Anyone who observes the sky at night may have an idea of what Lavinia Heisenberg does for a living. She is a cosmologist. Her field of research is space and what is to be found there, whether visible or dark matter, light or energy, particles or waves, bodies or forces. Her interest lies not in individual planets, a solar system or a galaxy, such as our Milky Way. Her research drive is oriented much more towards entire galactic clusters and the forces of nature that tell us something about the origin of the universe.
There are times when Heisenberg finds herself overwhelmed when looking at the billions of galaxies in the sky. “Curiosity was always the driving force for me,” she says on the Hönggerberg campus, as her long curly hair is caught by a gust of wind. “There is so much unknown out there. And we should just keep exploring.”
Exciting times, mysterious forces
For a physicist such as Heisenberg, who investigates the interaction between particle physics and cosmology, these are most certainly exciting times, with two major discoveries having significantly expanded the possibilities for research. A new particle, the Higgs boson, was discovered at CERN in July 2012, and the first direct observation of gravitational waves was made in September 2015. Heisenberg is convinced that gravitational waves will open up further potential for discovery: “All the information so far that we have about the universe has only come through photons, through light. And now we also have this new channel of gravitational wave observations. You can compare it with a situation where we were completely blind, and now suddenly we can actually see all these beautiful colours.”
Gravity is a key element in her research. “When you think of cosmological scales, of large scales, the gravitational force is the dominant one. So if you want to describe the nature or the physics behind the universe, you need to know what the fundamental law of gravity is,” she explains. “If you now combine precision measurements coming from gravitational waves with all the observations that we already had through light, at the end of the day we will come closer to what really is the true nature of gravity.” To date, a conclusive explanation has not been found. Approaches that describe the world on a large scale – i.e. in space – explain gravity differently than those approaches that describe the world on a small scale, i.e. in the innermost part of the atomic nucleus.
These explanatory differences are based on the two great theoretical achievements of physics in the 20th century – the theory of relativity and quantum mechanics. The fact that it can still not be explained in a uniform way with a single theory makes gravitation the most mysterious of the four fundamental forces of physics. These basic forces determine the behaviour of bodies, fields, particles and systems; the other three are the weak interaction, the strong interaction and electromagnetism.
Many perspectives, stable solutions
Heisenberg’s approach is characterised by the way in which she studies gravity from a range of perspectives: like a telescope, each theory opens up another outlook on reality. She uses these perspectives to obtain new insights into the essential and fundamental properties of gravity. “We combine the various interpretations of gravity in order to find stable solutions to the problems of general relativity,” she adds. Heisenberg has now won the ETH Zurich Latsis Prize for her detailed analysis of gravity in the light of classical and quantum physics and the corresponding conclusions drawn from astrophysical, cosmological and particle physics experiments. The prize will be awarded at ETH Day 2020.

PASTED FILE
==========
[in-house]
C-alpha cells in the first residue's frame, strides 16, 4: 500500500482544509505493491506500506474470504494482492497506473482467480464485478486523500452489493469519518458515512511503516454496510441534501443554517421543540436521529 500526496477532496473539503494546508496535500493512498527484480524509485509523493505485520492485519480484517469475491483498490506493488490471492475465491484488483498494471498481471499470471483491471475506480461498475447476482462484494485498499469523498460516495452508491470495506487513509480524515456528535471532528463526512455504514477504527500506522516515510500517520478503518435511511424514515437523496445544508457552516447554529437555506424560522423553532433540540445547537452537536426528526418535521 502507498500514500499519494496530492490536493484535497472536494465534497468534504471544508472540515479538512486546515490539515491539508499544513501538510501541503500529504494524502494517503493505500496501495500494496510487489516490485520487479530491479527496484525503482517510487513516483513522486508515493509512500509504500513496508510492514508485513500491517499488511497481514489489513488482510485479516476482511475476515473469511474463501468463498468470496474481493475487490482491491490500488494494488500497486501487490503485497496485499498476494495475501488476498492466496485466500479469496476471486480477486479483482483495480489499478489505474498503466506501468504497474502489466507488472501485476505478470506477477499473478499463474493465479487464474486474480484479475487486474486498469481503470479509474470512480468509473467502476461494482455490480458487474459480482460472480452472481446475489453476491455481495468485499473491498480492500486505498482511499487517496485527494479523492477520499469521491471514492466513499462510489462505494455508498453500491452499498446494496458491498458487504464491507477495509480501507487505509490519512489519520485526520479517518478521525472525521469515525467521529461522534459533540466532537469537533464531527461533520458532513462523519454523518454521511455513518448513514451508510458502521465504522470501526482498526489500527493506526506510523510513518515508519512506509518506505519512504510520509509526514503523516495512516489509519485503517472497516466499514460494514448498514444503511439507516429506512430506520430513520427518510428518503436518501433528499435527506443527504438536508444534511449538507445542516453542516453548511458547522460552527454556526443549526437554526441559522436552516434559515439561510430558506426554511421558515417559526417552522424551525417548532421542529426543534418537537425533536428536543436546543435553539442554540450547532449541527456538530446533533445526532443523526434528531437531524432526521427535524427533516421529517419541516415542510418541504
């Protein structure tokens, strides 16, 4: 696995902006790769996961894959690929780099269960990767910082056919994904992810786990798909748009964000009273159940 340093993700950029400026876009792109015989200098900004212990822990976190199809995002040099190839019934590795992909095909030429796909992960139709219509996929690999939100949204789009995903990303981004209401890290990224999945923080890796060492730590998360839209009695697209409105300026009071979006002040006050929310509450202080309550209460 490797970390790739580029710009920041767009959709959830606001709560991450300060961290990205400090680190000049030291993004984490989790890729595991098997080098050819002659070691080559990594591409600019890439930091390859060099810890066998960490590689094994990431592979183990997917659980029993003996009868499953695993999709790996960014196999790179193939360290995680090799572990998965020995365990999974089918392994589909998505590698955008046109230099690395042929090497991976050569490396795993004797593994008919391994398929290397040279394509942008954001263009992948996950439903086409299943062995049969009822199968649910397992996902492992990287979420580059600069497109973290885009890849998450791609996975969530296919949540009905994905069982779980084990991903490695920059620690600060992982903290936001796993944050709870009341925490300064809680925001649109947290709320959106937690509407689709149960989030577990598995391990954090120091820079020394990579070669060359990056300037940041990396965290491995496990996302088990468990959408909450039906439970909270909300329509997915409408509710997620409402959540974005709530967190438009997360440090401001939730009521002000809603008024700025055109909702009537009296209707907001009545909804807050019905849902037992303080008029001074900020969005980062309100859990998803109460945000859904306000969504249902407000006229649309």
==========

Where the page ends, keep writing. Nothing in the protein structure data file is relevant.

Heisenberg’s multidisciplinary approach combines gravitational physics, cosmology, particle physics and computational astrophysics. As a theoretical physicist, she does not perform experiments in the lab or particle accelerators – she works with a pen and notebook, and carries out computer calculations. Mathematics is her most important tool. The quality of her theories is measured by the extent to which the mathematical equations can explain the data from particle physics experiments or from cosmological and astrophysical observations.
Beethoven, bouldering and a bow and arrow
Her multidisciplinary approach is reflected in the composition of her team and in her teaching. Heisenberg is a team player, and it is important to her to see open questions discussed: “I really enjoy interacting with my team and my students.” For her, enjoyment is the best compensation for disappointment and stress.
Heisenberg also finds balance in running, climbing, fitness training and archery, and in activities that require a high level of concentration: “In archery I have to focus very closely on my position if I want to hit the target. In moments like these, I’m completely present in the here and now – not thinking about the past or worrying about the future.” She also experiences such inspiring moments of complete immersion in her research, moments when she is fully absorbed in what she is doing. In difficult times she finds stability in music, in the symphonies of Beethoven.
Heisenberg’s career path is as diverse as her research: she has lived in various countries since childhood, “and in every country, I have learned the language.” Today she can speak six languages, including German. She originally arrived at ETH as a fellow of the Institute for Theoretical Studies. In 2018, she received an ERC Starting Grant, which is awarded only to the best researchers, and was appointed assistant professor in the Department of Physics. Her future is literally written in the stars – ever since she was a child, Heisenberg has dreamed of becoming an astronaut. And this goal continues to drive her: “To see Earth from such a perspective – it must be an amazing feeling to see how fragile our Earth is.”